OCZ readies monster 1TB SSD drive

Memory maker OCZ has confirmed it will launch a new 1TB Solid State Drive (SSD) that will fit 3.5-inch drive slots later this month.

Link: http://www.cdfreaks.com/news/18075-ocz-ready-for-a-1tb-ssd-drive.html

:cool::cool:

Will be nice when (or) if the 1TB SSD’s get close to the same price point that a regular old
1TB SATA hdd costs now days but $2,200.00 for one of them :eek: I think that I’ll have to pass
on one until the price comes down. :wink:

While there are plenty who have a terabye or more of movies in their collection, it is hard to imagine what benefit this drive would offer over a traditional 1TB drive. Unlike the OS drive, additional hard disks have minimal impact on the system performance and the only slow down they cause is when copying huge files to and from them. Even Full HD video is not going to play any better from it, as any 1TB hard disk is fast enough to handle the bandwidth.

Of course if you have one of these, you’ll probably need a 2nd to take advantage of its faster transfer rates, since simply copying from this to a traditional 1TB hard disk is not going tobe much quicker than transferring from one spinning 1TB hard disk to another spinning 1TB hard disk. :disagree:

Then again, like the people who fork out on Intel’s >$/€1,000 Extreme CPUs, there are some with deep pockets who will buy the fastest hardware available to get every little bit extra out of their PC.

For the average user who happens to have $2,200 to spare, I would suggest getting something smaller such as a Vertex 120GB, an ordinary 1TB hard disk and use the savings for other tweaks such as other upgrades (e.g. better Graphics card, quieter cooling, etc.) :slight_smile:

The SDD is no different than most radical technological shifts, it will be a while until this drive becomes standard equipment, primarily due to their vastly improved technology and reliability, no more moving parts to state the most obvious. And don’t worry about the price because the manufactures will be able to junk their repair facilities and save a fortune. When the drive breaks, no problem. The manufacturers will drop a new one in the mail to you. What else are they going to do, disassemble the drams and run them against Memtest? No way, they will just sell them off to a aftermarket repair facility, at a pretty penny, who will check them, fix them and then sell them off as refurbs on eBay or your other favorite reseller. Of course I am not suggesting that you go get one or more at this price. Historically, the price of a standard sized drive will have its price reduced in at a negative geometric cost structure, or the drive’s size will increase dramatically, however, it’s cost structure will follow at a deeply discounted cost per Meg. My projection, these drives will reach a market dictated size and the price will yield a linear relationship quite favorable to the purchaser. Unfortunately, the market for the smaller SSDs will become increasingly narrow. But do not make a decision based upon the analysis here, give yourself some time and then bite when you feel what is offered meets the price you want to pay. But without a doubt, the competition amoung the suppliers of these drives will be incredible as you and I may be building these in our respective homes. But doubt not, these will be in your machines soon enough and you will be damn happy to have them. DRH.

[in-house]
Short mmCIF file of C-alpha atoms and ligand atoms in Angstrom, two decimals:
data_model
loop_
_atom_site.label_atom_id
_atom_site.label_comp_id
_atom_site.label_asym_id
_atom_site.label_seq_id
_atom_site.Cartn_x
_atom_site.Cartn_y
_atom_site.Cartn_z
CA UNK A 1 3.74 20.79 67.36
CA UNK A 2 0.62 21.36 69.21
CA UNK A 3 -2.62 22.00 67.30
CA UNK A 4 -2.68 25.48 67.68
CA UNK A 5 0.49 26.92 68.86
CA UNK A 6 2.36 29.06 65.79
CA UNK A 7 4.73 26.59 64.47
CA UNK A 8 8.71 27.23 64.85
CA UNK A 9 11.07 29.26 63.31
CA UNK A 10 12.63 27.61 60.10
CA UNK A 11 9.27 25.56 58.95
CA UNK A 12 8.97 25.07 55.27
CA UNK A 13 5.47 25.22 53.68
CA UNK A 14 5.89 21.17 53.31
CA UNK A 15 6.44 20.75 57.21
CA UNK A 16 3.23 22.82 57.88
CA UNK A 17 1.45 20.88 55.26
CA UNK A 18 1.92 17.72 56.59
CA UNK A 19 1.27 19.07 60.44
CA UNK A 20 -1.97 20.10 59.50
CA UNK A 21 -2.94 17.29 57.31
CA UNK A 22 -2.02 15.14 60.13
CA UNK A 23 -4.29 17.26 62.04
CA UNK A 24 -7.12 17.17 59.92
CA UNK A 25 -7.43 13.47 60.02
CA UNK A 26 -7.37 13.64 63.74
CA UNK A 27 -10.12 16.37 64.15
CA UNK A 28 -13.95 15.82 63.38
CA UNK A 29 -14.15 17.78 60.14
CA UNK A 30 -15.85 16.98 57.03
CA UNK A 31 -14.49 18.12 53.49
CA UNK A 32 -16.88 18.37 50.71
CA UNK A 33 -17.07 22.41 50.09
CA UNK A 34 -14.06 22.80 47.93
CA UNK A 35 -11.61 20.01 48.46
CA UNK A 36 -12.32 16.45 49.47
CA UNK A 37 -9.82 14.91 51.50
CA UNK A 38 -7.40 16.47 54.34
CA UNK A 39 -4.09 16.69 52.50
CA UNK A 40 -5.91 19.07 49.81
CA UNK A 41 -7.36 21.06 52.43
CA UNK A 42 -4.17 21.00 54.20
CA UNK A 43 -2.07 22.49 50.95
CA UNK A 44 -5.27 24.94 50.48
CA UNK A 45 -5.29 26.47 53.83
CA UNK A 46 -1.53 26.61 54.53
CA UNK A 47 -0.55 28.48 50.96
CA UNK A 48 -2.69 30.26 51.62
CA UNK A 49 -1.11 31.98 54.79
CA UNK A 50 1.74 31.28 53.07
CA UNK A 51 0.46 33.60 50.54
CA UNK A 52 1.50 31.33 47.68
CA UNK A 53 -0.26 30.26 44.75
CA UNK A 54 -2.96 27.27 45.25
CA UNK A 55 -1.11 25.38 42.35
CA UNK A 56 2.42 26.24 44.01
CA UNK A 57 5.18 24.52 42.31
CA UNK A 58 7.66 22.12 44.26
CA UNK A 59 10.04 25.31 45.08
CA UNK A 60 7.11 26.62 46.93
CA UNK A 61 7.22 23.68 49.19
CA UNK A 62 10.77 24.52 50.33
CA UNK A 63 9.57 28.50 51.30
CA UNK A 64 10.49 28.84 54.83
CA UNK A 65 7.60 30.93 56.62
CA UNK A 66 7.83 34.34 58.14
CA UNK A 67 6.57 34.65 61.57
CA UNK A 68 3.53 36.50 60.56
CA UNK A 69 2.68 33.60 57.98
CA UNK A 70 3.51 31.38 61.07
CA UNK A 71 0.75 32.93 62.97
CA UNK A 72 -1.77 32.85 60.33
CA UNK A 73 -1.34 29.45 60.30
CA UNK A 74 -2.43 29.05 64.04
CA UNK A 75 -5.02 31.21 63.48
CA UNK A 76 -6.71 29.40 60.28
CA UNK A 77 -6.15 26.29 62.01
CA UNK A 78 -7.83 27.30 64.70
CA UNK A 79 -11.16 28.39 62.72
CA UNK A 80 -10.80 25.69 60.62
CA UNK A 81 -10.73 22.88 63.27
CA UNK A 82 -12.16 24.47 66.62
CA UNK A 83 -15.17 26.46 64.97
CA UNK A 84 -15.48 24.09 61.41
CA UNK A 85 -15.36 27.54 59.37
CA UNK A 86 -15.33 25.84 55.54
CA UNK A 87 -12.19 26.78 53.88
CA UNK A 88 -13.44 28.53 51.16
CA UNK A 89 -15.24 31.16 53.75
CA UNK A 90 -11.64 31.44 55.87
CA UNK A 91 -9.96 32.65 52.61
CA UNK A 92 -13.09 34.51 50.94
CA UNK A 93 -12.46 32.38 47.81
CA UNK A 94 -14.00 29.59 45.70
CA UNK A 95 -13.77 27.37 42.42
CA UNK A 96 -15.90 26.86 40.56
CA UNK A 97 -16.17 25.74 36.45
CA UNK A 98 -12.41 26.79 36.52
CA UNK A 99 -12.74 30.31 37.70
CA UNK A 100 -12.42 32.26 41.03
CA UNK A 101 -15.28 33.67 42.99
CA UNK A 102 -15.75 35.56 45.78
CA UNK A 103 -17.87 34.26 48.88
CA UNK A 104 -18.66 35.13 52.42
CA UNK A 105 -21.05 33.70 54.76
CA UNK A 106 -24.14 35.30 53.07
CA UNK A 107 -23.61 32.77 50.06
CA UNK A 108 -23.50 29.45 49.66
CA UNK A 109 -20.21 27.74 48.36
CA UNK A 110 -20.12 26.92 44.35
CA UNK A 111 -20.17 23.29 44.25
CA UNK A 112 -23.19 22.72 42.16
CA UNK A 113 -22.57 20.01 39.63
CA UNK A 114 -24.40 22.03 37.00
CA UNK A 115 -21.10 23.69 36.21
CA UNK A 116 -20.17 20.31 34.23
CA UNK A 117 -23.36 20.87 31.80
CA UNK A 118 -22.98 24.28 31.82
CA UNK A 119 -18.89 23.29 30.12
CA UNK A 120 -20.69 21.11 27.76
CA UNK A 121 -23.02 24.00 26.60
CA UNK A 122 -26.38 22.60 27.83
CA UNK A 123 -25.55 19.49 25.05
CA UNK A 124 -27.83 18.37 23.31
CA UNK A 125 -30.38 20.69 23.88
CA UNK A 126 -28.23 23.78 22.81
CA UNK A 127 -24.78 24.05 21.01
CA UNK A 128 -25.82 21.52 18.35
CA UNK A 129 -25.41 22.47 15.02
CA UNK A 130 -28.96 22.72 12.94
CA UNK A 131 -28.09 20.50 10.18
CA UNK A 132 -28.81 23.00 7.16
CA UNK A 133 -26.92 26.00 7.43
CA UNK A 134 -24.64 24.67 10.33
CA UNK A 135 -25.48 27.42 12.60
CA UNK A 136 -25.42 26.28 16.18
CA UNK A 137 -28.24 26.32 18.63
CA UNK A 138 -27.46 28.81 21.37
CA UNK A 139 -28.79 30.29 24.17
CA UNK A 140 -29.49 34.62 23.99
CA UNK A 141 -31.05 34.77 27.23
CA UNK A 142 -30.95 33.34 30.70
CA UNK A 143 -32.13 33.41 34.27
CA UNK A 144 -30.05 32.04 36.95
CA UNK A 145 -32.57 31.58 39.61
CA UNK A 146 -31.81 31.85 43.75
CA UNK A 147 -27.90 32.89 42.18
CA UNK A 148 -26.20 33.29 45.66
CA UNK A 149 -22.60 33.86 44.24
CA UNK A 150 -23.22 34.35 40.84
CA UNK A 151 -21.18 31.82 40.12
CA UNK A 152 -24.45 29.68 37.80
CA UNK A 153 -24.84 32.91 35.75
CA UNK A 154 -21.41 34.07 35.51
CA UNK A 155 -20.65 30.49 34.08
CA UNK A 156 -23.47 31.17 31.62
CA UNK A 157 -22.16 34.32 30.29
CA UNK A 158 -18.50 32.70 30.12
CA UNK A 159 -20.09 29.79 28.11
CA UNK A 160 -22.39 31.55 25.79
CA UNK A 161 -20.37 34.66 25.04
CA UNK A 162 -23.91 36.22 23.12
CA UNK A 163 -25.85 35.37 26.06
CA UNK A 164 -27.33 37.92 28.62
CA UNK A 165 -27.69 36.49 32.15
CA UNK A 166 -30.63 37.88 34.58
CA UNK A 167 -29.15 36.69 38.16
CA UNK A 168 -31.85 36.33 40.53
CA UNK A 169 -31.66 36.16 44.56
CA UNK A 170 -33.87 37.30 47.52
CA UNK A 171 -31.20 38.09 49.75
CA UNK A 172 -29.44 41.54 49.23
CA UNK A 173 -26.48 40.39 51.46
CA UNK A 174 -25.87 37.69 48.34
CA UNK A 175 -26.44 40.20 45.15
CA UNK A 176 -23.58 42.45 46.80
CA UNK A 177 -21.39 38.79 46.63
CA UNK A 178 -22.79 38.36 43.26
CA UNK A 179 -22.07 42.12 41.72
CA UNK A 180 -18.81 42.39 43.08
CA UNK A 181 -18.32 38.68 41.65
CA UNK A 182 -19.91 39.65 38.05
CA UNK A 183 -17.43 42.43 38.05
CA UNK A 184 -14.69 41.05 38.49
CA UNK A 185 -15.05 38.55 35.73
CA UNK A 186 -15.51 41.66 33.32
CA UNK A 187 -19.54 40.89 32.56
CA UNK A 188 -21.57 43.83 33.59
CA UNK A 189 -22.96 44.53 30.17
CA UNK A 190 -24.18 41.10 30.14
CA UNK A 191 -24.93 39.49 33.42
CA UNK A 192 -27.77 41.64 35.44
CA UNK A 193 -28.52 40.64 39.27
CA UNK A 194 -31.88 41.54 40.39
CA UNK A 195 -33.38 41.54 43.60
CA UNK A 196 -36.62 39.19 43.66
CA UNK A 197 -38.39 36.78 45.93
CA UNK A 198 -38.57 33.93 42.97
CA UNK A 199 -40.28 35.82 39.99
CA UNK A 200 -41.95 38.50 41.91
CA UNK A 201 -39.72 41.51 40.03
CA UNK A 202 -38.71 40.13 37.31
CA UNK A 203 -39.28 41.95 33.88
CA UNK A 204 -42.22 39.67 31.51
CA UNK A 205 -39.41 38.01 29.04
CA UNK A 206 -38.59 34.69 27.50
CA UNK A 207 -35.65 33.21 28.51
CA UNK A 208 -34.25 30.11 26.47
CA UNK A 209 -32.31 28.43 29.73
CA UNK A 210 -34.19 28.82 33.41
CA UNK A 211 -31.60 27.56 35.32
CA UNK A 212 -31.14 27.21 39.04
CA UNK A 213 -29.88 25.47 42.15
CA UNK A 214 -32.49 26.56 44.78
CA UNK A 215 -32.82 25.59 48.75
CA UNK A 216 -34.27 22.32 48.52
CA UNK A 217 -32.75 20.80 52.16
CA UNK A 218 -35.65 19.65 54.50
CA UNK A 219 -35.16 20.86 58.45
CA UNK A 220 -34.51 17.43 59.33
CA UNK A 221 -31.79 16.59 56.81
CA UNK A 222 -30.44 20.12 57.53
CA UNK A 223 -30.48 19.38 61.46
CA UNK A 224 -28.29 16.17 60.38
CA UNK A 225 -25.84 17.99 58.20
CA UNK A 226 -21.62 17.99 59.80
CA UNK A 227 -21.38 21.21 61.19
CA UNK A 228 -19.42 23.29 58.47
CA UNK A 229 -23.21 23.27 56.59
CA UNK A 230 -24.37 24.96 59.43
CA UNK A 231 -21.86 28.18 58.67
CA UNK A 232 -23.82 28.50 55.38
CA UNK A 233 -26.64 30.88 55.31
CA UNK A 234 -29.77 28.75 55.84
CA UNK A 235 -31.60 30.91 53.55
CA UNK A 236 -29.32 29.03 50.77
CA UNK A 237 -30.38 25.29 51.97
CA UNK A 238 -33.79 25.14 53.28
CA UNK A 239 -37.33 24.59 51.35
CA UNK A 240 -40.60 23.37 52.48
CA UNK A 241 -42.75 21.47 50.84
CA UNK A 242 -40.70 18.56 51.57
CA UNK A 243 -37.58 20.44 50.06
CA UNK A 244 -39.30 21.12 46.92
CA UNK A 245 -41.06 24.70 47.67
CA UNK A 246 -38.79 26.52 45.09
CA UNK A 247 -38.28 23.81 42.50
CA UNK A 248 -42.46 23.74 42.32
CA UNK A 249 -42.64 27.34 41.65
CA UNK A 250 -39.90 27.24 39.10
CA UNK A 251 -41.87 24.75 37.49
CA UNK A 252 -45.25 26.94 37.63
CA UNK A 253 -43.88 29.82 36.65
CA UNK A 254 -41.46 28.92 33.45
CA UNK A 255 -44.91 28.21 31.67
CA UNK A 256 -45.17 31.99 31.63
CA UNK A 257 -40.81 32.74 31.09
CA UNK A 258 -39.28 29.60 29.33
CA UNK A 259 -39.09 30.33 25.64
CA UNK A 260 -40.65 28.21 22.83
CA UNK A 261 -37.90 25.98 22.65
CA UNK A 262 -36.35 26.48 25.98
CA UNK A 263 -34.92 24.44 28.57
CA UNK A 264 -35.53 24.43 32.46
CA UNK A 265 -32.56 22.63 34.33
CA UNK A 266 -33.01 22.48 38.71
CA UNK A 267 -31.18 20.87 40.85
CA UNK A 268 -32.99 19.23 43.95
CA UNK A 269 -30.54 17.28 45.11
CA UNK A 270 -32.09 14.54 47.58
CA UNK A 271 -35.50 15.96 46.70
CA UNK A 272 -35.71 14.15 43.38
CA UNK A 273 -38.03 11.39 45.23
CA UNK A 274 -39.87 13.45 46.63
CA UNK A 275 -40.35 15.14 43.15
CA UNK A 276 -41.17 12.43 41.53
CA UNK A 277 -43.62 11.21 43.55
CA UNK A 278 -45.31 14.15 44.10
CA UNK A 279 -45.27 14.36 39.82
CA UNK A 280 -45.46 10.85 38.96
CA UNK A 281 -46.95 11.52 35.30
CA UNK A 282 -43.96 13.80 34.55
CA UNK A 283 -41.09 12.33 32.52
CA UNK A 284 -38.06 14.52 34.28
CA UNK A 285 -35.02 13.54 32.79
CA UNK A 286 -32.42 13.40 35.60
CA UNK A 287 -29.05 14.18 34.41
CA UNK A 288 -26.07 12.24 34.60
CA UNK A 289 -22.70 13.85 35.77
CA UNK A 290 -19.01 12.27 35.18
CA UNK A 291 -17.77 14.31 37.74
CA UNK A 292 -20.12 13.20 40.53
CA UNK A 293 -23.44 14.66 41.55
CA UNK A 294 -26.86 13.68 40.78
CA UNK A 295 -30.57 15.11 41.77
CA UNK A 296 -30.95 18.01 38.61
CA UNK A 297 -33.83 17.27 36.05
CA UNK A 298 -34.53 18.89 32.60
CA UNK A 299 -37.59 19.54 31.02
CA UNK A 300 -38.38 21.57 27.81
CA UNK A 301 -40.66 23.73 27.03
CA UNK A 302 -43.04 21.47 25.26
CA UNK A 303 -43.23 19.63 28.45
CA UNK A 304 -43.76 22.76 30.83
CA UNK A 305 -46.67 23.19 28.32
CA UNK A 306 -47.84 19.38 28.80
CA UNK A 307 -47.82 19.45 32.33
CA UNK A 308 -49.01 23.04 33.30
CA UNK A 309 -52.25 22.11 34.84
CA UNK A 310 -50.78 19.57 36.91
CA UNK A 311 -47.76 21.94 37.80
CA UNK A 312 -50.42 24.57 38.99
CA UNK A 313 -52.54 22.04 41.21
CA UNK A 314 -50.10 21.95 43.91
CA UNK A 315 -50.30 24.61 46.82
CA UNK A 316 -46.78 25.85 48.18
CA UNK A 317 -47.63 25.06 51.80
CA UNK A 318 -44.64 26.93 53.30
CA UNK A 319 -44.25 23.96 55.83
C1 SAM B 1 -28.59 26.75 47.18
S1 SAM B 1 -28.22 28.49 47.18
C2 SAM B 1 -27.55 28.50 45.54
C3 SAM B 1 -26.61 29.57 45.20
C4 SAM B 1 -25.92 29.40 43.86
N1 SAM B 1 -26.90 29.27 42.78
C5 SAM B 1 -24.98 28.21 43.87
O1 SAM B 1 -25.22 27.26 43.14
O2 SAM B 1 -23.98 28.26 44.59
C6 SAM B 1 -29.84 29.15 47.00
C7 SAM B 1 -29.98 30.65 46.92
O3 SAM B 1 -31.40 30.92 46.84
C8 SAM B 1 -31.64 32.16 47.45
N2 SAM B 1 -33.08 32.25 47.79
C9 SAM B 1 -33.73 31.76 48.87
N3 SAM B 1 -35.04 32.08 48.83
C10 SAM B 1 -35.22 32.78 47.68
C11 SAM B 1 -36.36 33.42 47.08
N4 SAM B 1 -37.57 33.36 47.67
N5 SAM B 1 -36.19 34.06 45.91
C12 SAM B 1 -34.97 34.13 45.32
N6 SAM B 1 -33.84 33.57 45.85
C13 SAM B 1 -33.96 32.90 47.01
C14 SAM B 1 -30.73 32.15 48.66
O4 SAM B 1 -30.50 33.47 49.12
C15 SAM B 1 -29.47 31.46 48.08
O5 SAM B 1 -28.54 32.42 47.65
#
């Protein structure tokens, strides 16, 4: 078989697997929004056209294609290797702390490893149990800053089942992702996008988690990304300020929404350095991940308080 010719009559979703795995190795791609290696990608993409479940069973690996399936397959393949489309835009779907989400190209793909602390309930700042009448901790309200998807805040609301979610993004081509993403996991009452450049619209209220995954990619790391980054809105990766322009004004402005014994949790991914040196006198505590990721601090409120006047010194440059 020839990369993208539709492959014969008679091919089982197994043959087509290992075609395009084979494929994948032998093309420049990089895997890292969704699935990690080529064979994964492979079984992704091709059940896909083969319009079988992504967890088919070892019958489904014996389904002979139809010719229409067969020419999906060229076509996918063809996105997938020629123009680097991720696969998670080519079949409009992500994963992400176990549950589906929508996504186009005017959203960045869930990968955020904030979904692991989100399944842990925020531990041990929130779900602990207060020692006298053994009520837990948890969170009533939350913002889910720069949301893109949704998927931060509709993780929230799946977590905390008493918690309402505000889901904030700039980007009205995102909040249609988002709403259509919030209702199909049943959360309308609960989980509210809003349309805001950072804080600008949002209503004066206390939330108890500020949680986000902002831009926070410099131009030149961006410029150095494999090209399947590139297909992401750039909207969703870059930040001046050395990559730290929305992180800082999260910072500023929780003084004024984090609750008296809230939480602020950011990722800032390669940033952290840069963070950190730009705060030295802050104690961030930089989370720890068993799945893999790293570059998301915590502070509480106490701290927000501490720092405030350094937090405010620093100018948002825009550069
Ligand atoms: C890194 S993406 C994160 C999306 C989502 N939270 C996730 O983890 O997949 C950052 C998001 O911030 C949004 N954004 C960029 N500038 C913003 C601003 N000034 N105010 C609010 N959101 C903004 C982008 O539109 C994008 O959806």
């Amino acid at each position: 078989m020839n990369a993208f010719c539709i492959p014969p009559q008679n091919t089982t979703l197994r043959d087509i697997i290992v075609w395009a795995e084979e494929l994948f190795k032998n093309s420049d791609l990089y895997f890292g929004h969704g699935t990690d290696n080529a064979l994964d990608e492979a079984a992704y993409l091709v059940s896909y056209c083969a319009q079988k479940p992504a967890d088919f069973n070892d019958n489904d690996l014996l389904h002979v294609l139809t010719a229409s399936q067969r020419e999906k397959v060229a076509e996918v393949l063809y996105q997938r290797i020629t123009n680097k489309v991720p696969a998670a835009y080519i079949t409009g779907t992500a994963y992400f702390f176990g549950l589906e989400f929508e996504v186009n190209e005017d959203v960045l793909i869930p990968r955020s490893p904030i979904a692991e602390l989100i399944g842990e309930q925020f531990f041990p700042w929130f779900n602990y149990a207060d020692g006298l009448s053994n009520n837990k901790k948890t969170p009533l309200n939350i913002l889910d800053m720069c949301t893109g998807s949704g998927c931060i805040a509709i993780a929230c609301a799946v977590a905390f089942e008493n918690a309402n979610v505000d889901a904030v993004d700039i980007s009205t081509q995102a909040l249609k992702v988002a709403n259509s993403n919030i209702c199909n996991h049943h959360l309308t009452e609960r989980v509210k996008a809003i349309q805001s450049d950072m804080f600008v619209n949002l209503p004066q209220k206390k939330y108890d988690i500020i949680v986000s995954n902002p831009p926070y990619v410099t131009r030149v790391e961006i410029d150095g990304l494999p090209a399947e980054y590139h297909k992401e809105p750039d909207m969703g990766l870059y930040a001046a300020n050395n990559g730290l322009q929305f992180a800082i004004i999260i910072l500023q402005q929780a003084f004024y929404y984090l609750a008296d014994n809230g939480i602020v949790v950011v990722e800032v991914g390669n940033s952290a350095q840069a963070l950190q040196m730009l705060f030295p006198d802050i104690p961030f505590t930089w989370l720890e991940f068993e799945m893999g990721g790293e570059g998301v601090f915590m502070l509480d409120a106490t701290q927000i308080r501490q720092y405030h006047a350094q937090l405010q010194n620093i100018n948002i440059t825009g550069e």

I suspect the OCZ Colossus is just the start of some very large capacity SSD. With the new 34nm NAND chips available capacities will rise and prices should fall.

The problem with SSD though is. Unlike an HDD, adding capacity, to let’s say double the size, more or less doubles the price, as the price of SSD is directly linked to the cost of expensive NAND. Whereas, to add capacity to an HDD, you simply add another cheap to produce platter, and heads.